5. If alcohol is going to be served at a Halloween party, make sure to serve food too. Limit the number of hours that the bar is open, or provide drink tickets so that employees do not get too carried away. If an employee appears to be intoxicated, make sure they have a way to get home safely.

Finally, update your security procedures during the holiday season.  If an unknown individual does try to enter your workplace in a creepy clown costume or other inappropriate attire, err on the safe side and alert the authorities.

Tolerating Tattoos in the Workplace

Q.  We have several employees with tattoos on their necks and forearms. Can we require them to cover up?

A. Many employers have in place employee dress codes, in an effort to maintain a certain brand image, comply with health standards, and foster professionalism. As tattoos, body piercings and other forms of body art are trending in today’s culture, some employers have struggled with whether such displays are in keeping with the company’s image.  To what extent can an employer place rules on an employee’s appearance at work without violating anti-discrimination laws?

Generally speaking, employers are free to require employees to dress in a certain way. So, for example, an employer may require that an employee wear a certain uniform, cover up a tattoo or remove a nose ring.  However, employers are required to reasonably accommodate an employee’s sincerely-held religious belief, including an employee’s dress or grooming practices that are for religious purposes, unless to do so would be an undue hardship on the employer’s business operations.

The EEOC has issued guidance stating that a religious accommodation may cause an undue hardship if it is costly, compromises workplace safety, decreases workplace efficiency, infringes on the rights of other employees, or requires other employees to do more than their share of potentially hazardous or burdensome work. This is an easier standard for employers to meet than the “undue hardship” analysis under the Americans With Disabilities Act.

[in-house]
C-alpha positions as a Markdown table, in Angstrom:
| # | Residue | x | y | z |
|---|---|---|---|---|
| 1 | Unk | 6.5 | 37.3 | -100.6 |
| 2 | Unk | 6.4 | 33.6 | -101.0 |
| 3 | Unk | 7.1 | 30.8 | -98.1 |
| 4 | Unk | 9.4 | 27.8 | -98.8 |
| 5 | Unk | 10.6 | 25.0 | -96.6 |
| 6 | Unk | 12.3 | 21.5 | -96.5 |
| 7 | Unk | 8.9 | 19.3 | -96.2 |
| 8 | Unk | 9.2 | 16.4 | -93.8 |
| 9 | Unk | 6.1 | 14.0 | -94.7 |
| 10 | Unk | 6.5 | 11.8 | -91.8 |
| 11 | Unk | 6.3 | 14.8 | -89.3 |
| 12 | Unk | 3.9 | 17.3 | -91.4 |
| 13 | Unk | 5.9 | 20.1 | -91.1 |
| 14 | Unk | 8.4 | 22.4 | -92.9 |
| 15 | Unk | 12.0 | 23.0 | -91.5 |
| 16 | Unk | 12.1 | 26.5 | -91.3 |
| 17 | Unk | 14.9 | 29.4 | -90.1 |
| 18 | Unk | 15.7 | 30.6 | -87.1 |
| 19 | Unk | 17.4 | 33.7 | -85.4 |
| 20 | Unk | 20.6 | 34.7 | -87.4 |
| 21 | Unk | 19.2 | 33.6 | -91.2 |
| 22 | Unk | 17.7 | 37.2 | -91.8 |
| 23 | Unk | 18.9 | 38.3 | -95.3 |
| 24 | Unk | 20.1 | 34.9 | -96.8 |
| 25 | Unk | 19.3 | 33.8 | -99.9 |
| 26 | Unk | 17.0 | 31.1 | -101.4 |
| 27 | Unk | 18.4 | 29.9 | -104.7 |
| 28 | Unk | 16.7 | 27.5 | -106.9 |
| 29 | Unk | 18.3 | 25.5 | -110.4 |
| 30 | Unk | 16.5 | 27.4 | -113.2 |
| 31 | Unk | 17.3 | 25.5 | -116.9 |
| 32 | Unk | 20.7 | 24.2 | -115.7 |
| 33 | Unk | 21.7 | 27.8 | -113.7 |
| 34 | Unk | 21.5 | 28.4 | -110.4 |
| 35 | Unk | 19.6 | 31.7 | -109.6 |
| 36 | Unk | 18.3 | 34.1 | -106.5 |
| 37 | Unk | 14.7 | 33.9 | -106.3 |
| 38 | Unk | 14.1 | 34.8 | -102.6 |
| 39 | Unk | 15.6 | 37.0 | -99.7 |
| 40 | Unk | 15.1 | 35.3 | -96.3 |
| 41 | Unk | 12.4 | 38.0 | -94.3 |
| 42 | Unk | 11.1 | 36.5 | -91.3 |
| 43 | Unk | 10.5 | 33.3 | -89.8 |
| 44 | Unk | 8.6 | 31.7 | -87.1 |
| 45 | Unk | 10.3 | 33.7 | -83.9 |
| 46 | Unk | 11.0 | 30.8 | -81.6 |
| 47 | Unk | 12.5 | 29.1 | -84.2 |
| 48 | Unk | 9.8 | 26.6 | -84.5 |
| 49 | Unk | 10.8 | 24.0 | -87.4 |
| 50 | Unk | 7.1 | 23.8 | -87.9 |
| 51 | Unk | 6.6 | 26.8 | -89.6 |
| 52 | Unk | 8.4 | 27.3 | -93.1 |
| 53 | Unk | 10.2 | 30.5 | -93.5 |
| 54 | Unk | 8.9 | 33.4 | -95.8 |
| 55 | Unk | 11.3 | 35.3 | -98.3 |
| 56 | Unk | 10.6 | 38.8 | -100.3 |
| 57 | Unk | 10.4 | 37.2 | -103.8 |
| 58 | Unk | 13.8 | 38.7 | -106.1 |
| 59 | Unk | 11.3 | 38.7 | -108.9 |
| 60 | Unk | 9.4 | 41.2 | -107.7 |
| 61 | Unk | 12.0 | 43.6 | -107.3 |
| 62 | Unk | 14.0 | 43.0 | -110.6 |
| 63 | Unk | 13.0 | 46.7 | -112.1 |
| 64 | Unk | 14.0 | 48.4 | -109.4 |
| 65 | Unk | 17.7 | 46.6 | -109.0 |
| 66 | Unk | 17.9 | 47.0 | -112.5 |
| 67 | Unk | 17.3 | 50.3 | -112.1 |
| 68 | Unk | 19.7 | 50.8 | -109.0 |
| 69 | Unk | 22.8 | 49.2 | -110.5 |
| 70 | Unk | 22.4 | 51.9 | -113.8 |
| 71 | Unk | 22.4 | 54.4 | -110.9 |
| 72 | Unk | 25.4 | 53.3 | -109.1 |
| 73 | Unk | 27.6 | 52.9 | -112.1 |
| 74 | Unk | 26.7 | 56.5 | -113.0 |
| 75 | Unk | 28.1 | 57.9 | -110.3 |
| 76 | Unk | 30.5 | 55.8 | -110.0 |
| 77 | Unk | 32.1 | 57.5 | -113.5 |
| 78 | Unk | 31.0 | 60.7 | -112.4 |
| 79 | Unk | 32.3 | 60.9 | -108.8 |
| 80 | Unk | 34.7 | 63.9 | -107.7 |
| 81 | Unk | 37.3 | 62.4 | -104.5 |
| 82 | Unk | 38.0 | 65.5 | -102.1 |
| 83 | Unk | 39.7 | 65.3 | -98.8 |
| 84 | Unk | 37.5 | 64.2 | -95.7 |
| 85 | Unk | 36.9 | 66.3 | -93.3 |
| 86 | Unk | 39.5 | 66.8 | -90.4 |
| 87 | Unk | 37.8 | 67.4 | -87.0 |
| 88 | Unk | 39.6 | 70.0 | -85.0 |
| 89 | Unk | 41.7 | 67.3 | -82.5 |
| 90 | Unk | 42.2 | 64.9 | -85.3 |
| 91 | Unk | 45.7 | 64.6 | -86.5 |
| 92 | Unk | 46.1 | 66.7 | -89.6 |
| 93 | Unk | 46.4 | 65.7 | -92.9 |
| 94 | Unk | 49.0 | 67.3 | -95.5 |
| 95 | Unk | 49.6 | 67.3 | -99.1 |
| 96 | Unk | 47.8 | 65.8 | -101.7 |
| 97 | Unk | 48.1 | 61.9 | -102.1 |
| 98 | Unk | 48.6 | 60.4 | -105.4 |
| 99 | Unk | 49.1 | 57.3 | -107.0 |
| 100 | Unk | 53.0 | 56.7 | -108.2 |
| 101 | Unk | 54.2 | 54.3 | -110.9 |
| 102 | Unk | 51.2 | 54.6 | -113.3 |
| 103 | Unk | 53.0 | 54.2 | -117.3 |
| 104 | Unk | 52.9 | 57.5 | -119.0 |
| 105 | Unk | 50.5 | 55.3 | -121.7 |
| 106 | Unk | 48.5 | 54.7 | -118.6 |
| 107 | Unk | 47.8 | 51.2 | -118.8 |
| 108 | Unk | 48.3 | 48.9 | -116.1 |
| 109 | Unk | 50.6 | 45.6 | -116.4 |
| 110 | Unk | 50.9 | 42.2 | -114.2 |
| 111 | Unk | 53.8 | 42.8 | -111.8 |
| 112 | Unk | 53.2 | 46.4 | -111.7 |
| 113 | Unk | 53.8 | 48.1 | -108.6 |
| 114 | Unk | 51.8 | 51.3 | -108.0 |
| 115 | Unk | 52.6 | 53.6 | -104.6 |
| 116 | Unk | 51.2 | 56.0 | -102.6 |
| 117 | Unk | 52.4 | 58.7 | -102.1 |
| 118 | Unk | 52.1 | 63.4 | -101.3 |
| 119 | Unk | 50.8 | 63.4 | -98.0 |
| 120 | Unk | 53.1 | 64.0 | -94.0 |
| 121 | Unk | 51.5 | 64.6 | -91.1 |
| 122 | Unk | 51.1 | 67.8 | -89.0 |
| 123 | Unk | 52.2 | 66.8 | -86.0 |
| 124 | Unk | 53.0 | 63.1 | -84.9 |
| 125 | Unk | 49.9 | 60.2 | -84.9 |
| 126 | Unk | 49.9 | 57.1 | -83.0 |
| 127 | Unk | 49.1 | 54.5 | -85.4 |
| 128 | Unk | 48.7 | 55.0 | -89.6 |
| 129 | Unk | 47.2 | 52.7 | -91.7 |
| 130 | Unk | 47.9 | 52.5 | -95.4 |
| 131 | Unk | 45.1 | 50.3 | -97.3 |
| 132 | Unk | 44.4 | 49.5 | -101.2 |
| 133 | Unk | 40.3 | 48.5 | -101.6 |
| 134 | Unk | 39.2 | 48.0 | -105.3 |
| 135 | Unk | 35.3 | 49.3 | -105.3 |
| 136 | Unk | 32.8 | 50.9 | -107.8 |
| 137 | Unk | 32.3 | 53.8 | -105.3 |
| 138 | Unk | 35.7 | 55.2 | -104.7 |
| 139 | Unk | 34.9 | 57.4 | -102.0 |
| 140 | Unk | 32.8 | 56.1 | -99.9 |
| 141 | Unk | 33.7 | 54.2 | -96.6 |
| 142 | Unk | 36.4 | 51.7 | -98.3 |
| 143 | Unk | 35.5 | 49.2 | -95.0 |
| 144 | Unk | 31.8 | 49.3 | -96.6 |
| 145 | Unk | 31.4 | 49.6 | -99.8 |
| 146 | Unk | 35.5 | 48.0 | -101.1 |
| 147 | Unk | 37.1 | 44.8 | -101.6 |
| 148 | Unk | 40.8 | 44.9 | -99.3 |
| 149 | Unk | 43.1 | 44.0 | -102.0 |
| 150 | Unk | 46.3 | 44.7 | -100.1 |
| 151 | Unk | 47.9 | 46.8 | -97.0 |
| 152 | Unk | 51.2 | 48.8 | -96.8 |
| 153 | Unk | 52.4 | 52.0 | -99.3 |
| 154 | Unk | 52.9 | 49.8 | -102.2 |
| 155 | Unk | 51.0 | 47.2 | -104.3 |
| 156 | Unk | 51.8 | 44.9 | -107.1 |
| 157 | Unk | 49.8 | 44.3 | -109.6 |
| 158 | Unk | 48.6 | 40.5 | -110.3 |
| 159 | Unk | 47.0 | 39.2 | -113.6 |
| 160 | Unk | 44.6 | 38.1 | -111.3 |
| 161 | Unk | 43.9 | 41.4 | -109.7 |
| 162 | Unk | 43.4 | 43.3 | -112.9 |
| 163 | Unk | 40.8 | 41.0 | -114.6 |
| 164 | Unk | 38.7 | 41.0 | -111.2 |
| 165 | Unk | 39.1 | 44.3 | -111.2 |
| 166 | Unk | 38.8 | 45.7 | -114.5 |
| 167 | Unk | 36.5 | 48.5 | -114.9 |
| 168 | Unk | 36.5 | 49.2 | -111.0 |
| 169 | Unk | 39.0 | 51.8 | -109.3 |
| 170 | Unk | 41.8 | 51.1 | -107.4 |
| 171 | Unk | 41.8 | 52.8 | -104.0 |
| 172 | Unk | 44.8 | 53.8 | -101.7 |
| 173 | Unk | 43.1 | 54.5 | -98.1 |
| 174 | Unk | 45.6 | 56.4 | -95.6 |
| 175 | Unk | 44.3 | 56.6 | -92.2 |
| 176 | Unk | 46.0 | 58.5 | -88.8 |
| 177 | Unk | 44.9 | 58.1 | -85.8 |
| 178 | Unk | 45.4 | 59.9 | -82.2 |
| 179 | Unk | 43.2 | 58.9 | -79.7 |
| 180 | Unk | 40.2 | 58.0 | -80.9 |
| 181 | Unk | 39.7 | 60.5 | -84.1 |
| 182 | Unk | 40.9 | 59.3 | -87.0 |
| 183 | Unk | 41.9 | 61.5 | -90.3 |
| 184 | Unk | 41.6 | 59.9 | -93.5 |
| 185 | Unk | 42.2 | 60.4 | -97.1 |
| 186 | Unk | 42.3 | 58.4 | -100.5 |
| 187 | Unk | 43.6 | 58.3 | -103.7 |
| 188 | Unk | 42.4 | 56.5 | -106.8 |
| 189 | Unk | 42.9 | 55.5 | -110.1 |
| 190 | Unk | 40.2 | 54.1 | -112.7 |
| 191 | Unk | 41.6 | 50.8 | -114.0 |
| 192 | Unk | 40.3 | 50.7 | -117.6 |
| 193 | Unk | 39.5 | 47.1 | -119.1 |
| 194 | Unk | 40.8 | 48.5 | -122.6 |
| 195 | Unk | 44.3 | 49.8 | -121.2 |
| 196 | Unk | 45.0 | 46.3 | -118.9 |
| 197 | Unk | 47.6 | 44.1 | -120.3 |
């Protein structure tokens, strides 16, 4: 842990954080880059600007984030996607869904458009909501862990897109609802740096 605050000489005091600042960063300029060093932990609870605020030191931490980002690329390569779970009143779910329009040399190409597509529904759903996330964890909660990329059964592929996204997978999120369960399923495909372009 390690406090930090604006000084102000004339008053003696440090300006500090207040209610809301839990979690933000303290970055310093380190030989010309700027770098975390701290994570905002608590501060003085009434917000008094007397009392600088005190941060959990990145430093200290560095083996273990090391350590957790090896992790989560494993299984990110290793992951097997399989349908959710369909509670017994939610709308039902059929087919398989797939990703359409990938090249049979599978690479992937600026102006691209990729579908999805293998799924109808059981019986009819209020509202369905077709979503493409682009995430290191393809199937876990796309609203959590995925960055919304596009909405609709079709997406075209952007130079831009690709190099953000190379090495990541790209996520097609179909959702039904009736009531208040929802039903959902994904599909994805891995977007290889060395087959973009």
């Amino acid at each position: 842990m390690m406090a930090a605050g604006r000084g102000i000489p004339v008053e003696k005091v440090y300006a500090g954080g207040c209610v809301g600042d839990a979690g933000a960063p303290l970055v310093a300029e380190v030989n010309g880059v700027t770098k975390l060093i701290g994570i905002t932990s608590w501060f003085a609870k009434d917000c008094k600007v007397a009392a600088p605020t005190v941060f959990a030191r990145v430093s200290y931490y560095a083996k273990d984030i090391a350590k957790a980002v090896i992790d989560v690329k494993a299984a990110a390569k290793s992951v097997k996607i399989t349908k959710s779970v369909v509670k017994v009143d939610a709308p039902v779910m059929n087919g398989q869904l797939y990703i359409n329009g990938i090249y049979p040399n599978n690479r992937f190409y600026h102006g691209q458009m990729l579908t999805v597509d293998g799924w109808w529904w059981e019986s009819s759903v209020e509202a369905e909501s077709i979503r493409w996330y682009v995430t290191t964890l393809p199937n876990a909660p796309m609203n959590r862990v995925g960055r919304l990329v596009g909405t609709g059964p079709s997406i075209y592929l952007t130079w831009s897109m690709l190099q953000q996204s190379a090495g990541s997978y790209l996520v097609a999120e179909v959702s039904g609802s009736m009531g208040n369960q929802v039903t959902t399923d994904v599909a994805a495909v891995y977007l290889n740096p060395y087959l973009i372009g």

Thus, for example, it may not be a Title VII violation for an employer to require an employee of the Sikh faith to shave his beard if he (1) works with hazardous chemicals that require him to wear a respirator; (2) the beard prevents the required face seal to protect him from chemical exposure; and (3) there is no alternative device or method of doing the work that would not require him to shave his beard.

On the other hand, it would be a Title VII violation for an employer to prohibit an employee of the Muslim faith to wear her religious head covering where wearing the religious head covering does not pose an undue hardship, even if it results in complaints from other employees or customers who are not used to seeing such head coverings in the workplace.

As for tattoos and piercings, employees have no legal right to display body art, unless it is required for a sincerely held religious belief. Thus, employers may prohibit tattoos or may require employees to cover them up.  Employers also are free to create a tattoo policy that prohibits sexist and racist images, and images that promote violence, so long as the policy is applied evenhandedly throughout employees of all protected categories.

-Tracey E. Diamond & LaVelle S. King